So, cognitive science and computer science are now poised to share ideas as they never could before, he says. For example, certain AI algorithms send a robot a little reward signal when it does the right thing and a penalty signal when it makes a mistake. Over time, these have a cumulative effect, and the robot learns and improves.
Mitchell says researchers have found with functional MRIs that regions of the brain behave exactly as predicted by these "reinforcement learning" algorithms. "AI is actually helping us develop models for understanding what might be happening in our brains," he says.
Mitchell and his colleagues have been examining the neural activity revealed by brain imaging to decipher how the brain represents knowledge. To train their computer model, they presented human subjects with a list of 60 nouns -- such as telephone, house, tomato and arm -- and observed the brain images that each produced. Then, using a trillion-word text database from Google, they determined the verbs that tend to appear with the 60 base words -- ring with telephone , for example -- and they weighted those words according to the frequency of both occurring.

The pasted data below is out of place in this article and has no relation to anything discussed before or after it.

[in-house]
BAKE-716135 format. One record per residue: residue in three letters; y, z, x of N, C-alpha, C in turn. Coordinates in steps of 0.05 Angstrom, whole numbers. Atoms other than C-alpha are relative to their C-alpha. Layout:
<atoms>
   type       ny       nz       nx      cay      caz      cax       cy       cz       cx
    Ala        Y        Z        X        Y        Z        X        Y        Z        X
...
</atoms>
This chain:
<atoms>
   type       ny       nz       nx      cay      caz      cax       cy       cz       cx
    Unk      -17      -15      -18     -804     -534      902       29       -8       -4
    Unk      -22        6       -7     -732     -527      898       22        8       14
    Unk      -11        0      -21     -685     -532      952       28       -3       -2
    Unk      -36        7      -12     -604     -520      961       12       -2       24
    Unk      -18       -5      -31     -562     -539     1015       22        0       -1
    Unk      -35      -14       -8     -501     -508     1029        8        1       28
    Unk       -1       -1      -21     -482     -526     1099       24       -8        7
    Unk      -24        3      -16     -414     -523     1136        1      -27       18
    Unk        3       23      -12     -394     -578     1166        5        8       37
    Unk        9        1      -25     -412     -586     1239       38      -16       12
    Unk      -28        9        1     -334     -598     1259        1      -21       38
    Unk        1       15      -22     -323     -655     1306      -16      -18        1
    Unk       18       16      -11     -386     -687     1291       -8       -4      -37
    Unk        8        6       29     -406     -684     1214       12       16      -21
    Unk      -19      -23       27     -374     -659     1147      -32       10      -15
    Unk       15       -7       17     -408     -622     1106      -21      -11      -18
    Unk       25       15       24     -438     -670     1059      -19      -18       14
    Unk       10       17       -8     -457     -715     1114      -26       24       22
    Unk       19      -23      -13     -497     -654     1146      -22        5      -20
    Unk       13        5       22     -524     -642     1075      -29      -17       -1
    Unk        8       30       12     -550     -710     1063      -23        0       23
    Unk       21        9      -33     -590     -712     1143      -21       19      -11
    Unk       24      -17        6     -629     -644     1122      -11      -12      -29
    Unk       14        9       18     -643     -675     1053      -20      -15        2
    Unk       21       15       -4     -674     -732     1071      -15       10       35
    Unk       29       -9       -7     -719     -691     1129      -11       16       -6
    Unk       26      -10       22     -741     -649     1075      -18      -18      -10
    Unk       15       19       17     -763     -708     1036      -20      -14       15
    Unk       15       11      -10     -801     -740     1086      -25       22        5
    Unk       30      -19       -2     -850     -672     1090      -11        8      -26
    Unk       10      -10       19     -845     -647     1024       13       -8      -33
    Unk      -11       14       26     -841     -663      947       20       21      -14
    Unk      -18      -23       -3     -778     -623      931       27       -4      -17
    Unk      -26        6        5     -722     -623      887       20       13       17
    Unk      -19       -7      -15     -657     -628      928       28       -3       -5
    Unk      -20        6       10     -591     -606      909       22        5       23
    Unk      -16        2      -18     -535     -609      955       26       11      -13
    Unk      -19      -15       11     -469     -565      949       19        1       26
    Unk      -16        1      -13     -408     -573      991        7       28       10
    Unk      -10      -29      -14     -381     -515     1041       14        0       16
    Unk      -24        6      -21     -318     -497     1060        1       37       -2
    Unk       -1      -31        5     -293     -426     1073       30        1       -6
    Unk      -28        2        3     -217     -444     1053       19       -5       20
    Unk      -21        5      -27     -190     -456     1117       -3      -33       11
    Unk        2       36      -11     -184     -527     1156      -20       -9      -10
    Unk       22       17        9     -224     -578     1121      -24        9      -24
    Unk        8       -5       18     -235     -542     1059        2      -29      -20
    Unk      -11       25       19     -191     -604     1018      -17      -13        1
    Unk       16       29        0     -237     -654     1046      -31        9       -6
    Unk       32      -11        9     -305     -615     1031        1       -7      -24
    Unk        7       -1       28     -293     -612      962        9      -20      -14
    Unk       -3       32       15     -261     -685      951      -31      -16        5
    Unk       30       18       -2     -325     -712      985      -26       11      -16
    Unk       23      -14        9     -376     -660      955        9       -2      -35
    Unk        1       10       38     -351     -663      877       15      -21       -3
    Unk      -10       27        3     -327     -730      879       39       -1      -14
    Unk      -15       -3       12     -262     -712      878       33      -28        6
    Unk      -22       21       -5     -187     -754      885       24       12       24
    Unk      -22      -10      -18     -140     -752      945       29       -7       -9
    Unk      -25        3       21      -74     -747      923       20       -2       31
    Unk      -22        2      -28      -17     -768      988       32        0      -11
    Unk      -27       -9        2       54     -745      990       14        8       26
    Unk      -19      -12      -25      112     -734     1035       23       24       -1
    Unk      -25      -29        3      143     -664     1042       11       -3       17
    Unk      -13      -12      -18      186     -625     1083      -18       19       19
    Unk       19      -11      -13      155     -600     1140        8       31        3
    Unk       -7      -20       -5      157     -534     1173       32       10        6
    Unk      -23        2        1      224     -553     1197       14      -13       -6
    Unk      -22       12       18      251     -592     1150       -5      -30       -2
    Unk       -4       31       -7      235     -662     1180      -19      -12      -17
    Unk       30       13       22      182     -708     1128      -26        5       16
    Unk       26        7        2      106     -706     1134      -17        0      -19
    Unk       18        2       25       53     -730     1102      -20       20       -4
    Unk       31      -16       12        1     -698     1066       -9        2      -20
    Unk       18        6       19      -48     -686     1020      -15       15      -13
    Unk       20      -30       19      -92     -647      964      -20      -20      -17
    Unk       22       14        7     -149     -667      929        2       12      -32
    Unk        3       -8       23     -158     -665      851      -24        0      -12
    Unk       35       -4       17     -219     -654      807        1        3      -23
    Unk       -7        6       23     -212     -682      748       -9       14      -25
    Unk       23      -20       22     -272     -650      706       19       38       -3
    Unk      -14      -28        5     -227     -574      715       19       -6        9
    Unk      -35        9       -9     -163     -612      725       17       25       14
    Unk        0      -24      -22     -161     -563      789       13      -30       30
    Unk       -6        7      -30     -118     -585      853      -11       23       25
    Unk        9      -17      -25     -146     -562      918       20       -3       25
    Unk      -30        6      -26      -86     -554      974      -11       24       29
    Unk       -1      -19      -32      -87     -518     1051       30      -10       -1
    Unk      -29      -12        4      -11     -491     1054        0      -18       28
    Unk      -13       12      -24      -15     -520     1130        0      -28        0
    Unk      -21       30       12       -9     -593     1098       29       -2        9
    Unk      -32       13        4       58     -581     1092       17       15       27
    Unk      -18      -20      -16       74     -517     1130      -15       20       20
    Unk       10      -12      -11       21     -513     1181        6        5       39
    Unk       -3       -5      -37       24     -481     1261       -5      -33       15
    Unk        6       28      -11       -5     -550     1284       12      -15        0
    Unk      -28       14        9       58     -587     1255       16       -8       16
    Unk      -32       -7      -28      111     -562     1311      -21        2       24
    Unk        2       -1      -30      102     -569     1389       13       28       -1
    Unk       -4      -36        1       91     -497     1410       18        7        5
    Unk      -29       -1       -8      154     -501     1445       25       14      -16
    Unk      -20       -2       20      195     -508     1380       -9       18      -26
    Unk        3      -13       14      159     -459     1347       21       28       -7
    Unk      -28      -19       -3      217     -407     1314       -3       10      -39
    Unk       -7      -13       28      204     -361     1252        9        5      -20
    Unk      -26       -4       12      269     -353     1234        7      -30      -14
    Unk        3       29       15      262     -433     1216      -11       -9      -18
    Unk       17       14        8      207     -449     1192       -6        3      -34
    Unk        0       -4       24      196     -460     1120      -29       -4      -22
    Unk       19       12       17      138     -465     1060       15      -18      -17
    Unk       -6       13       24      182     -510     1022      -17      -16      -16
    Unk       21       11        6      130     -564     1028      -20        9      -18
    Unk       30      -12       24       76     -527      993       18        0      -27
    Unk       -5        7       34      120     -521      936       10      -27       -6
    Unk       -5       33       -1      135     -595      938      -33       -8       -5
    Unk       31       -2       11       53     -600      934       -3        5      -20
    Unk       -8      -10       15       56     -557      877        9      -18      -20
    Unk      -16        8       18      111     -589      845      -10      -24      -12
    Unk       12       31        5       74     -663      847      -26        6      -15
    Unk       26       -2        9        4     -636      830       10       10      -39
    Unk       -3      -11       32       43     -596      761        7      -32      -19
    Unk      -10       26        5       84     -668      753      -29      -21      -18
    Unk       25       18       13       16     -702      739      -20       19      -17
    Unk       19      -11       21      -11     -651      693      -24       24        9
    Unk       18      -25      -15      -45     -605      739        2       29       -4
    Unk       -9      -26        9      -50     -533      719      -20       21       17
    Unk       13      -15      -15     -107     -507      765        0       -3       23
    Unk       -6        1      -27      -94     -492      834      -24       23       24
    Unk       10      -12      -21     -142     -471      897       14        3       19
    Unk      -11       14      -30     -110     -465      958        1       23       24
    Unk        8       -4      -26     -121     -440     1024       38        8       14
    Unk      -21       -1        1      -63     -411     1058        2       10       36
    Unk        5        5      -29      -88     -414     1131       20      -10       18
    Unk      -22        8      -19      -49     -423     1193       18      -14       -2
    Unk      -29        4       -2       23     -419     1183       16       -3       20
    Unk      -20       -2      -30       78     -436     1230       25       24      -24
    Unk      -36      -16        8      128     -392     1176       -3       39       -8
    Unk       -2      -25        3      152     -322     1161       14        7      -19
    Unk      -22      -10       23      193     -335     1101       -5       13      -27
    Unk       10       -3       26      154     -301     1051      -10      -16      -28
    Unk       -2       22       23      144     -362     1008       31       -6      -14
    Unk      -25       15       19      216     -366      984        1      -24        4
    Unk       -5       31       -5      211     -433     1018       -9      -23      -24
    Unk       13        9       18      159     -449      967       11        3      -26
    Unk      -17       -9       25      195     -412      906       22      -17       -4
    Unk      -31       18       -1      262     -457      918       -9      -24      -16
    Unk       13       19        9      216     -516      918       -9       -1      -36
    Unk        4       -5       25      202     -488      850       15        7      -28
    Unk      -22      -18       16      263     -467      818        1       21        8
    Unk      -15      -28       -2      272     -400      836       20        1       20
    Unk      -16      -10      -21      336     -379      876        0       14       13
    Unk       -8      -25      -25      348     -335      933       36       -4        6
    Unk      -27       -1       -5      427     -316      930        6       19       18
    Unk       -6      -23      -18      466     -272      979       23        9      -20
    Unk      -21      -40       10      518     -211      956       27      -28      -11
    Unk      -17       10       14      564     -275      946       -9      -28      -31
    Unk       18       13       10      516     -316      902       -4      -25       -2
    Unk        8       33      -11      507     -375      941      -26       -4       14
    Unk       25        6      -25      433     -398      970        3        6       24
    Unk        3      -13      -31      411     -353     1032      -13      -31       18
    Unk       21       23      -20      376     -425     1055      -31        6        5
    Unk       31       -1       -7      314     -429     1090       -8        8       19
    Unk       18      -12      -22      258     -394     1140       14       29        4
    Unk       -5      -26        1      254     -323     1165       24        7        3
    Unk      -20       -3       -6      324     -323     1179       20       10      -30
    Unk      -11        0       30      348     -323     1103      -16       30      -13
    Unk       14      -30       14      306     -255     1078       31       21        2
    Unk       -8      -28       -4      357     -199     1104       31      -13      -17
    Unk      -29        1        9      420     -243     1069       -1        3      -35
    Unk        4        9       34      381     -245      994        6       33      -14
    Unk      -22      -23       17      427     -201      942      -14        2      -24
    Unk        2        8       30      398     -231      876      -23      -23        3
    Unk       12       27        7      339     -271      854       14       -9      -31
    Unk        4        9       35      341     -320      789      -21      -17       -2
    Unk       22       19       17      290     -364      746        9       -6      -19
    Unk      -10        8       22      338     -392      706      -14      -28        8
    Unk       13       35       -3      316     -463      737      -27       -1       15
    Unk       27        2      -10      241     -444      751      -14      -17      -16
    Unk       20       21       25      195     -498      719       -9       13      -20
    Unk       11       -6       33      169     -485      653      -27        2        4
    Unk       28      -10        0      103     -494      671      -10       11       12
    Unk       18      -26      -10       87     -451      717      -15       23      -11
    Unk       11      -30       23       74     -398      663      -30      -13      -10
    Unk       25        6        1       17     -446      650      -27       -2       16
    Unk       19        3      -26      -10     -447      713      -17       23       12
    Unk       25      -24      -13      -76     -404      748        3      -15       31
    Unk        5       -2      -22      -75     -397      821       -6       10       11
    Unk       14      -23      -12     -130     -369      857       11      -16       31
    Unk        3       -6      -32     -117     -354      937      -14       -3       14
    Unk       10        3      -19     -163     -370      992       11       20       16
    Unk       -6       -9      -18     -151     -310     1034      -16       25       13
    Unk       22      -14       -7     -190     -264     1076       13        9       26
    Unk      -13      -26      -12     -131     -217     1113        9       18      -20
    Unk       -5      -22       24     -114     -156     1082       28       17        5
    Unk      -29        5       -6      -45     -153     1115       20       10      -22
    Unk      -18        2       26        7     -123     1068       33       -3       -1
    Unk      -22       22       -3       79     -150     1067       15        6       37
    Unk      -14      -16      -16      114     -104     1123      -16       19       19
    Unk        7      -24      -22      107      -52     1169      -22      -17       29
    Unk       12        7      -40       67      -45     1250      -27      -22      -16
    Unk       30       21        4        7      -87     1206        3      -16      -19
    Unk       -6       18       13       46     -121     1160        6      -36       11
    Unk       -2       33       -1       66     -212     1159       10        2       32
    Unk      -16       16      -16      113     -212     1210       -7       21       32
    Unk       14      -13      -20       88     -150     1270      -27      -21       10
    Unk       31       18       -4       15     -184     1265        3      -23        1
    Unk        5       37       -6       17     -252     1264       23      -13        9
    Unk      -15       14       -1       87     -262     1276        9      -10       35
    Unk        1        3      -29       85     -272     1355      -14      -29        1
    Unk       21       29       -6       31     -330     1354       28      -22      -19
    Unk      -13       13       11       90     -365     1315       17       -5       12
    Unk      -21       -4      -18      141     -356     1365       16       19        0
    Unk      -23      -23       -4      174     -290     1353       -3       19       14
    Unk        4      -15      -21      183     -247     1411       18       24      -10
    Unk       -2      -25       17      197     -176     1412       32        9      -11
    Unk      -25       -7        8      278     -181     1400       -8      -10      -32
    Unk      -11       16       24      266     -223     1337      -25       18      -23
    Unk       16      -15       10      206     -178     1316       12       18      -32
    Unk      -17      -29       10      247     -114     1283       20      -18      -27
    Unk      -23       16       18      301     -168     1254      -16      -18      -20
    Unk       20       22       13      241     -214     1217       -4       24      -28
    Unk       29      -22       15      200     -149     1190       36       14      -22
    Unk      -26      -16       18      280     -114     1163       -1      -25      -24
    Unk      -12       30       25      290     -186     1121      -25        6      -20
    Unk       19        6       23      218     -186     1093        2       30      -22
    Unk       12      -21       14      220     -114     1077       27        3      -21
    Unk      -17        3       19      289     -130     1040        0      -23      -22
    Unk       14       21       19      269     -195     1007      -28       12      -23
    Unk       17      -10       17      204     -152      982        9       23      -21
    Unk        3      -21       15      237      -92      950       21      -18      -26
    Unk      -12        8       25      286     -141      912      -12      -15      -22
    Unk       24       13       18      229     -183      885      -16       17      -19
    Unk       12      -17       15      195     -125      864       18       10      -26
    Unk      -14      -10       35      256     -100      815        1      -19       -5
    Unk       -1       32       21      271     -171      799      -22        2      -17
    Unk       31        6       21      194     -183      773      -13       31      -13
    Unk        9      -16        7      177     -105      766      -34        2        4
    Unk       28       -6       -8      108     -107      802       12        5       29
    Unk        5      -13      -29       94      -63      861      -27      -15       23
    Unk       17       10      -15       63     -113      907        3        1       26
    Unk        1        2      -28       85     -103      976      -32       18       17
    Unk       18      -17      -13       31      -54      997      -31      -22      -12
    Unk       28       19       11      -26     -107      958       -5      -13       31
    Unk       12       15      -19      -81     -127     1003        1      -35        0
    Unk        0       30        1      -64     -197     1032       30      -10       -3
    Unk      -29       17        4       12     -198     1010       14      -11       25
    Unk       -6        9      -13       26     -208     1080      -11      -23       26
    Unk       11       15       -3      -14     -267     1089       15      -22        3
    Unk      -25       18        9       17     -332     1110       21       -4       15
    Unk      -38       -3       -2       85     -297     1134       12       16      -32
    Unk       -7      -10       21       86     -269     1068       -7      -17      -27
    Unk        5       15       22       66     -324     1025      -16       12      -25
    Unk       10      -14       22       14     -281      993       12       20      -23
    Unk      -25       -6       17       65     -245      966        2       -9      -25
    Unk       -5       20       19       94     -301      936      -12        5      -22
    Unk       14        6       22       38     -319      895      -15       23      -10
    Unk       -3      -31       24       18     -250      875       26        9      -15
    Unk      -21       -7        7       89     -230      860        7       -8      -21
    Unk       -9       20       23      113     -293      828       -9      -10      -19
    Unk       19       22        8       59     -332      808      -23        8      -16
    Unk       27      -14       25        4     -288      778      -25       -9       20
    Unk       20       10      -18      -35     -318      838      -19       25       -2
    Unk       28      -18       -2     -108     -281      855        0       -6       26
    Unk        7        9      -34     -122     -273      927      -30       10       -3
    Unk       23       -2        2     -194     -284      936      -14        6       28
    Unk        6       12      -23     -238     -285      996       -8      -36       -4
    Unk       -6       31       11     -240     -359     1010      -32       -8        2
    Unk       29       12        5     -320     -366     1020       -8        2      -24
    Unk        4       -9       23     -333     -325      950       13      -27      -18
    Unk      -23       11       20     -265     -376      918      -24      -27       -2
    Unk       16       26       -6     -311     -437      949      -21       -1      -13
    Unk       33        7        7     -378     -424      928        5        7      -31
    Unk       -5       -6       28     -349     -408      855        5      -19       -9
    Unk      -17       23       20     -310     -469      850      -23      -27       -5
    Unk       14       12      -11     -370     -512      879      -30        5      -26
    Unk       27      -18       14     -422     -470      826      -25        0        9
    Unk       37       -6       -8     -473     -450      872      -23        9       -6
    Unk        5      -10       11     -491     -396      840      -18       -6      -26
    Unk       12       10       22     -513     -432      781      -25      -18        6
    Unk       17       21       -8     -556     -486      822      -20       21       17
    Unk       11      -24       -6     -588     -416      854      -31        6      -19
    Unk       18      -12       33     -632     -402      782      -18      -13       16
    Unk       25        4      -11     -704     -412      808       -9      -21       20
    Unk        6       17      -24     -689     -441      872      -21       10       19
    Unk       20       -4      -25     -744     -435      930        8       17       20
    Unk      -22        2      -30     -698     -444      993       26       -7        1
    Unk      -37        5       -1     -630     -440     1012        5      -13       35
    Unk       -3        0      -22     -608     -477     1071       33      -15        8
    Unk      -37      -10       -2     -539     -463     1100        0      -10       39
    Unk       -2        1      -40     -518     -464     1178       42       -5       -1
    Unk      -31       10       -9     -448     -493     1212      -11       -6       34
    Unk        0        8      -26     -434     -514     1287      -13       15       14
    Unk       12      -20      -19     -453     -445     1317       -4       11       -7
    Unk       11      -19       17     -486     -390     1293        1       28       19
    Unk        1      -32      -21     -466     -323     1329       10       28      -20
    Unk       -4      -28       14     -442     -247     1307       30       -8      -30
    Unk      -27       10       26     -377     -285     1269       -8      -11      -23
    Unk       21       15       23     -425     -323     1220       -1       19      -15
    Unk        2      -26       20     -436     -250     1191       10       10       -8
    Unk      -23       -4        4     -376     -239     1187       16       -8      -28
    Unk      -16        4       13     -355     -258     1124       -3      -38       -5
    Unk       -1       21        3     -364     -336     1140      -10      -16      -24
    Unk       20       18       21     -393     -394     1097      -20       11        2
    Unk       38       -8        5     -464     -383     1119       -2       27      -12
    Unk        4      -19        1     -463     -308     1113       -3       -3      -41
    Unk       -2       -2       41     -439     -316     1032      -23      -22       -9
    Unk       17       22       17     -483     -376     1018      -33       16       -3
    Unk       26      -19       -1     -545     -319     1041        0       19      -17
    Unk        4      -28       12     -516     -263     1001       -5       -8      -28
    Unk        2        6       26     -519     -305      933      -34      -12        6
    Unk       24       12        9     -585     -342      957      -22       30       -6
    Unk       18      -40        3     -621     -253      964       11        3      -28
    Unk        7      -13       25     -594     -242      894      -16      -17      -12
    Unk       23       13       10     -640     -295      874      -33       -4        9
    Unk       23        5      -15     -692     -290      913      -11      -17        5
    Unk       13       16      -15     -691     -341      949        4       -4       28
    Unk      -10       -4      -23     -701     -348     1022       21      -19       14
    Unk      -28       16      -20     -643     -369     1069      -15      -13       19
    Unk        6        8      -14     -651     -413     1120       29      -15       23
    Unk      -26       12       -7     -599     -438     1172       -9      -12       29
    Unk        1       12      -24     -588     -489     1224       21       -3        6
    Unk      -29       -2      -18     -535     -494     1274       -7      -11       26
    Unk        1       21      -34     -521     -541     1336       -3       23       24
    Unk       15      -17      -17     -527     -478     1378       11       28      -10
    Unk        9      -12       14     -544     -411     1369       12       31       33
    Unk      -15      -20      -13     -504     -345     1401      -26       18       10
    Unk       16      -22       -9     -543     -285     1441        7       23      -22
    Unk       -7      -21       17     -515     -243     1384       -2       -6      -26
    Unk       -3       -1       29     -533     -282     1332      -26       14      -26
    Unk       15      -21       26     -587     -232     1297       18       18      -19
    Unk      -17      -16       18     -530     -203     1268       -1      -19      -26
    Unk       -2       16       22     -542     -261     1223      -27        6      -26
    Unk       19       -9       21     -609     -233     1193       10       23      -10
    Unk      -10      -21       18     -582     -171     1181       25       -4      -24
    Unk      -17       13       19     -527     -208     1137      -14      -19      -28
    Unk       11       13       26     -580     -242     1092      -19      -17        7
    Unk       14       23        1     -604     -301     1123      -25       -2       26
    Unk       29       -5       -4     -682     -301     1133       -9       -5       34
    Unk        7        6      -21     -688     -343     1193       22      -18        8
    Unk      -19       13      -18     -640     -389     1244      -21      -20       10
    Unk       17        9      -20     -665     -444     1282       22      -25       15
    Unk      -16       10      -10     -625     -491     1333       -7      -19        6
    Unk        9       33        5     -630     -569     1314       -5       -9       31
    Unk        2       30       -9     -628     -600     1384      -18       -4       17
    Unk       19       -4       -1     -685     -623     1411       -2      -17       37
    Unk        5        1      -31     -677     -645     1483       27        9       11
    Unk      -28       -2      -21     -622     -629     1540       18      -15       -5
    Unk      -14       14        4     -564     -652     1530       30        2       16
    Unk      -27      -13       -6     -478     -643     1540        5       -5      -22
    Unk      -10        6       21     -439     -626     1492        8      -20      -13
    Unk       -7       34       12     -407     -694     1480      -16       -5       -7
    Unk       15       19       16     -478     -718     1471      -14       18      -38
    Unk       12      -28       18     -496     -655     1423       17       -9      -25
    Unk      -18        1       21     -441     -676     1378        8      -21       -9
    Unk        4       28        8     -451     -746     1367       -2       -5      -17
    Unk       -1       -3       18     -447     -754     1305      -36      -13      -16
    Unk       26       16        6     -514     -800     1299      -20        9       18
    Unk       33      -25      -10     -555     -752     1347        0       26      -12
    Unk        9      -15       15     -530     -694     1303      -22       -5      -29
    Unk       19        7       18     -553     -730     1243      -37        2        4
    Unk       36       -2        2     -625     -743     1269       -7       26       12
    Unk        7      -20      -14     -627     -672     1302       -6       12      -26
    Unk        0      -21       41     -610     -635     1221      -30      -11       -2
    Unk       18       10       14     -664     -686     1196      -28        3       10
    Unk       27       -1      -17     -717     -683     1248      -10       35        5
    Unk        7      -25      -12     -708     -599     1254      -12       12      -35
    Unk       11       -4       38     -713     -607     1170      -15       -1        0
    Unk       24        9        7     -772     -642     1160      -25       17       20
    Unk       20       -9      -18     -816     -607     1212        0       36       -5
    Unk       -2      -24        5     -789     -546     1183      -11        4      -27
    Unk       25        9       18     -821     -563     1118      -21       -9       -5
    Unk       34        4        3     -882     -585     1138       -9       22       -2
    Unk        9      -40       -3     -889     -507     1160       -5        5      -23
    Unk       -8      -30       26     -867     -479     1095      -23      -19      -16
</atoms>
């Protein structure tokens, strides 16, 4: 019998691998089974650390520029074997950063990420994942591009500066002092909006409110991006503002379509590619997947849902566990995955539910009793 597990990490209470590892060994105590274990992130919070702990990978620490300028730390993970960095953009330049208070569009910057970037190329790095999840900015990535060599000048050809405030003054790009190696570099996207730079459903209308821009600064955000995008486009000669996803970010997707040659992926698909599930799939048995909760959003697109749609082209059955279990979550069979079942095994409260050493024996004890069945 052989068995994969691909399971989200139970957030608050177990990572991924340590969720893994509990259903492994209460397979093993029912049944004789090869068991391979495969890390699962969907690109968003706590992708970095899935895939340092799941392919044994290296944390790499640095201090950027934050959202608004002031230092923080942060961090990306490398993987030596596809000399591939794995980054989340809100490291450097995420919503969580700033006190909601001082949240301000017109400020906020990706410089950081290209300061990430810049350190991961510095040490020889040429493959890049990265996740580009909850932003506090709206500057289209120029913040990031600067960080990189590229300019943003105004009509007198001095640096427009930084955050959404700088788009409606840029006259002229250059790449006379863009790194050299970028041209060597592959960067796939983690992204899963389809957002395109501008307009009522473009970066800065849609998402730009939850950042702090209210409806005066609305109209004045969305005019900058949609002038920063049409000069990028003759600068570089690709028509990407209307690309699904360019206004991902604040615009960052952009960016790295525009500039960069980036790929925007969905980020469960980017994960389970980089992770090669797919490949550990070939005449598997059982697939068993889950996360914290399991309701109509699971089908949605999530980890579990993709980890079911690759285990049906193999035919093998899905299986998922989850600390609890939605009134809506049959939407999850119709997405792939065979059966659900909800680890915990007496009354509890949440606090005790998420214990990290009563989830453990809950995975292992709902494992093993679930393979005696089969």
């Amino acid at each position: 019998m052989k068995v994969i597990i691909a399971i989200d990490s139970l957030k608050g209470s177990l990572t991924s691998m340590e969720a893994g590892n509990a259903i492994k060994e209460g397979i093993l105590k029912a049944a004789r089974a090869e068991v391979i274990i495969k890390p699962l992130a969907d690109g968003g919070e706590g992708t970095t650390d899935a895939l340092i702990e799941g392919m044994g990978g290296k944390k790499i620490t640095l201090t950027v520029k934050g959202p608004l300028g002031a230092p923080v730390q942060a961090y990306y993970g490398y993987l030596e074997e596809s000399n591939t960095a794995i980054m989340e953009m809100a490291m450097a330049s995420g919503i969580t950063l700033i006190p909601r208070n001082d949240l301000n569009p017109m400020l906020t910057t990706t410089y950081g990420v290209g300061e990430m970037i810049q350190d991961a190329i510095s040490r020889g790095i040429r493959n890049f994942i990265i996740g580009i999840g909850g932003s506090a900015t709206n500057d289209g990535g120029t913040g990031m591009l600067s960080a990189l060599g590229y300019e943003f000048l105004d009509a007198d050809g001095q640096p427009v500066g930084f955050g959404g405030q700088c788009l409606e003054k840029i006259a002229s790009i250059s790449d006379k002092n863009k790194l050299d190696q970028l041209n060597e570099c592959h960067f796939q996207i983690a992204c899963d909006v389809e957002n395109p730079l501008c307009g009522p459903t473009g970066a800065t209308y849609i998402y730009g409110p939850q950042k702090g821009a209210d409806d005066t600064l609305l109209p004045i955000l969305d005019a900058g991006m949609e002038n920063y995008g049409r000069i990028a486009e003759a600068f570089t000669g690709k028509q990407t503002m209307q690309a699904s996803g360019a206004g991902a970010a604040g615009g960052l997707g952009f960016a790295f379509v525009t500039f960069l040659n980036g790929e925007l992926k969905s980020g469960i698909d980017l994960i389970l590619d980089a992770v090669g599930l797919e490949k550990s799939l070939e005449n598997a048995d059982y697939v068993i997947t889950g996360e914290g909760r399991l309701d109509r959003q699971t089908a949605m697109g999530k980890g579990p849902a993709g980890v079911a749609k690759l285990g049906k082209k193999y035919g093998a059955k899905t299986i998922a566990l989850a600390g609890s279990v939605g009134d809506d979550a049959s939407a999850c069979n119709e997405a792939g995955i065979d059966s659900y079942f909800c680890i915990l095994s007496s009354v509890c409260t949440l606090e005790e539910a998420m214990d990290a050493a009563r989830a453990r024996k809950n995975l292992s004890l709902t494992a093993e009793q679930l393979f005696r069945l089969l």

The resulting model was able to accurately predict the brain image that would result from a word for which no image had ever before been observed. Oversimplifying, the model would, for example, predict that the noun airplane would produce a brain image more like that for train than for tomato .
"We were interested in how the brain represents ideas," Mitchell says, "and this experiment could shed light on a question AI has had a lot of trouble with: What is a good, general-purpose representation of knowledge?" There may be other lessons as well. Noting that the brain is also capable of forgetting, he asks, "Is that a feature or a bug?"
Andrew Ng, an assistant professor of computer science at Stanford University, led the development of the multitalented Stair. He says the robot is evidence that many previously separate fields within AI are now mature enough to be integrated "to fulfill the grand AI dream."
And just what is that dream? "Early on, there were famous predictions that within a relatively short time computers would be as intelligent as people," he says. "We still hope that some time in the future computers will be as intelligent as we are, but it's not a problem we'll solve in 10 years. It may take over 100 years."